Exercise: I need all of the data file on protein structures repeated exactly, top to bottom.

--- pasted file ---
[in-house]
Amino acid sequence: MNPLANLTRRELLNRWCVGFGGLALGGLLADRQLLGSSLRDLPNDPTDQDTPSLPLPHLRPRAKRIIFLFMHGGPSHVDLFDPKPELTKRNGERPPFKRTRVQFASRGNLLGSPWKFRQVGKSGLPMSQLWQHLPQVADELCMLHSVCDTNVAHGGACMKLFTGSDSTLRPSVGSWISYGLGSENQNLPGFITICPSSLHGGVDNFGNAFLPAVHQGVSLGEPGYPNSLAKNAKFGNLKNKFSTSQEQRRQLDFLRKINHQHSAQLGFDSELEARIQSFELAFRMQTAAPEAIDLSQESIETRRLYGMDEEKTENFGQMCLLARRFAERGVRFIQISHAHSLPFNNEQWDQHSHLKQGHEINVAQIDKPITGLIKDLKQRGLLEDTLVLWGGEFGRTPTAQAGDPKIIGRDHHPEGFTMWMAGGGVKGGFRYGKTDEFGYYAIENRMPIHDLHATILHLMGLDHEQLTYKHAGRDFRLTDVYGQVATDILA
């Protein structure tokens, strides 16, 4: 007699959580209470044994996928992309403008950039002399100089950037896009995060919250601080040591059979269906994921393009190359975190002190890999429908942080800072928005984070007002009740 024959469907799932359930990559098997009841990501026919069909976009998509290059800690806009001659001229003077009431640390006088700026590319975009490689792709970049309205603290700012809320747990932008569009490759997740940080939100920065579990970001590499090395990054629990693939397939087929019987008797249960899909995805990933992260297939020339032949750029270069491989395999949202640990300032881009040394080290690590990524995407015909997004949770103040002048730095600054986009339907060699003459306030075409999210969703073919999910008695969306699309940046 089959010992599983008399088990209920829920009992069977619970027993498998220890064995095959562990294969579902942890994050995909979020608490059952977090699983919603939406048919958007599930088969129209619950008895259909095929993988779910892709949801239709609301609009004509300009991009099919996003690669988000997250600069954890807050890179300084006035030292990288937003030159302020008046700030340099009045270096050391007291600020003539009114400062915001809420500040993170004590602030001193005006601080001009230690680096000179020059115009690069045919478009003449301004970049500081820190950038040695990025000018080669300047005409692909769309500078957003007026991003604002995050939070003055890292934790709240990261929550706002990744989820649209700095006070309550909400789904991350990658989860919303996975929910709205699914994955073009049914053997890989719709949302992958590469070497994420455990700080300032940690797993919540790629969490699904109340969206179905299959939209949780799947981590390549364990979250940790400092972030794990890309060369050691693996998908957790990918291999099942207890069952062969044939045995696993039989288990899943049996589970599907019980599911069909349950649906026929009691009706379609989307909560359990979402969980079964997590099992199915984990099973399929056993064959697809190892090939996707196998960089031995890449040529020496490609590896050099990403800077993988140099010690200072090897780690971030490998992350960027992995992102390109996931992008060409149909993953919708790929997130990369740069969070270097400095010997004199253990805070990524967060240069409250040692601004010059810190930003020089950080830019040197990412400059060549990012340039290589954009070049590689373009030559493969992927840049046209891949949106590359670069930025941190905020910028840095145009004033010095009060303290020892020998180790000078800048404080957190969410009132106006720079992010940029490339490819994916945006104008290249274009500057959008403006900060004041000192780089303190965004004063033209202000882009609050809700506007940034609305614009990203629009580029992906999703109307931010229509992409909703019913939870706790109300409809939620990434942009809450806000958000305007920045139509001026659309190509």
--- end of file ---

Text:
[in-house]
Amino acid sequence: MNPLANLTRRELLNRWCVGFGGLALGGLLADRQLLGSSLRDLPNDPTDQDTPSLPLPHLRPRAKRIIFLFMHGGPSHVDLFDPKPELTKRNGERPPFKRTRVQFASRGNLLGSPWKFRQVGKSGLPMSQLWQHLPQVADELCMLHSVCDTNVAHGGACMKLFTGSDSTLRPSVGSWISYGLGSENQNLPGFITICPSSLHGGVDNFGNAFLPAVHQGVSLGEPGYPNSLAKNAKFGNLKNKFSTSQEQRRQLDFLRKINHQHSAQLGFDSELEARIQSFELAFRMQTAAPEAIDLSQESIETRRLYGMDEEKTENFGQMCLLARRFAERGVRFIQISHAHSLPFNNEQWDQHSHLKQGHEINVAQIDKPITGLIKDLKQRGLLEDTLVLWGGEFGRTPTAQAGDPKIIGRDHHPEGFTMWMAGGGVKGGFRYGKTDEFGYYAIENRMPIHDLHATILHLMGLDHEQLTYKHAGRDFRLTDVYGQVATDILA
């Protein structure tokens, strides 16, 4: 007699959580209470044994996928992309403008950039002399100089950037896009995060919250601080040591059979269906994921393009190359975190002190890999429908942080800072928005984070007002009740 024959469907799932359930990559098997009841990501026919069909976009998509290059800690806009001659001229003077009431640390006088700026590319975009490689792709970049309205603290700012809320747990932008569009490759997740940080939100920065579990970001590499090395990054629990693939397939087929019987008797249960899909995805990933992260297939020339032949750029270069491989395999949202640990300032881009040394080290690590990524995407015909997004949770103040002048730095600054986009339907060699003459306030075409999210969703073919999910008695969306699309940046 089959010992599983008399088990209920829920009992069977619970027993498998220890064995095959562990294969579902942890994050995909979020608490059952977090699983919603939406048919958007599930088969129209619950008895259909095929993988779910892709949801239709609301609009004509300009991009099919996003690669988000997250600069954890807050890179300084006035030292990288937003030159302020008046700030340099009045270096050391007291600020003539009114400062915001809420500040993170004590602030001193005006601080001009230690680096000179020059115009690069045919478009003449301004970049500081820190950038040695990025000018080669300047005409692909769309500078957003007026991003604002995050939070003055890292934790709240990261929550706002990744989820649209700095006070309550909400789904991350990658989860919303996975929910709205699914994955073009049914053997890989719709949302992958590469070497994420455990700080300032940690797993919540790629969490699904109340969206179905299959939209949780799947981590390549364990979250940790400092972030794990890309060369050691693996998908957790990918291999099942207890069952062969044939045995696993039989288990899943049996589970599907019980599911069909349950649906026929009691009706379609989307909560359990979402969980079964997590099992199915984990099973399929056993064959697809190892090939996707196998960089031995890449040529020496490609590896050099990403800077993988140099010690200072090897780690971030490998992350960027992995992102390109996931992008060409149909993953919708790929997130990369740069969070270097400095010997004199253990805070990524967060240069409250040692601004010059810190930003020089950080830019040197990412400059060549990012340039290589954009070049590689373009030559493969992927840049046209891949949106590359670069930025941190905020910028840095145009004033010095009060303290020892020998180790000078800048404080957190969410009132106006720079992010940029490339490819994916945006104008290249274009500057959008403006900060004041000192780089303190965004004063033209202000882009609050809700506007940034609305614009990203629009580029992906999703109307931010229509992409909703019913939870706790109300409809939620990434942009809450806000958000305007920045139509001026659309190509």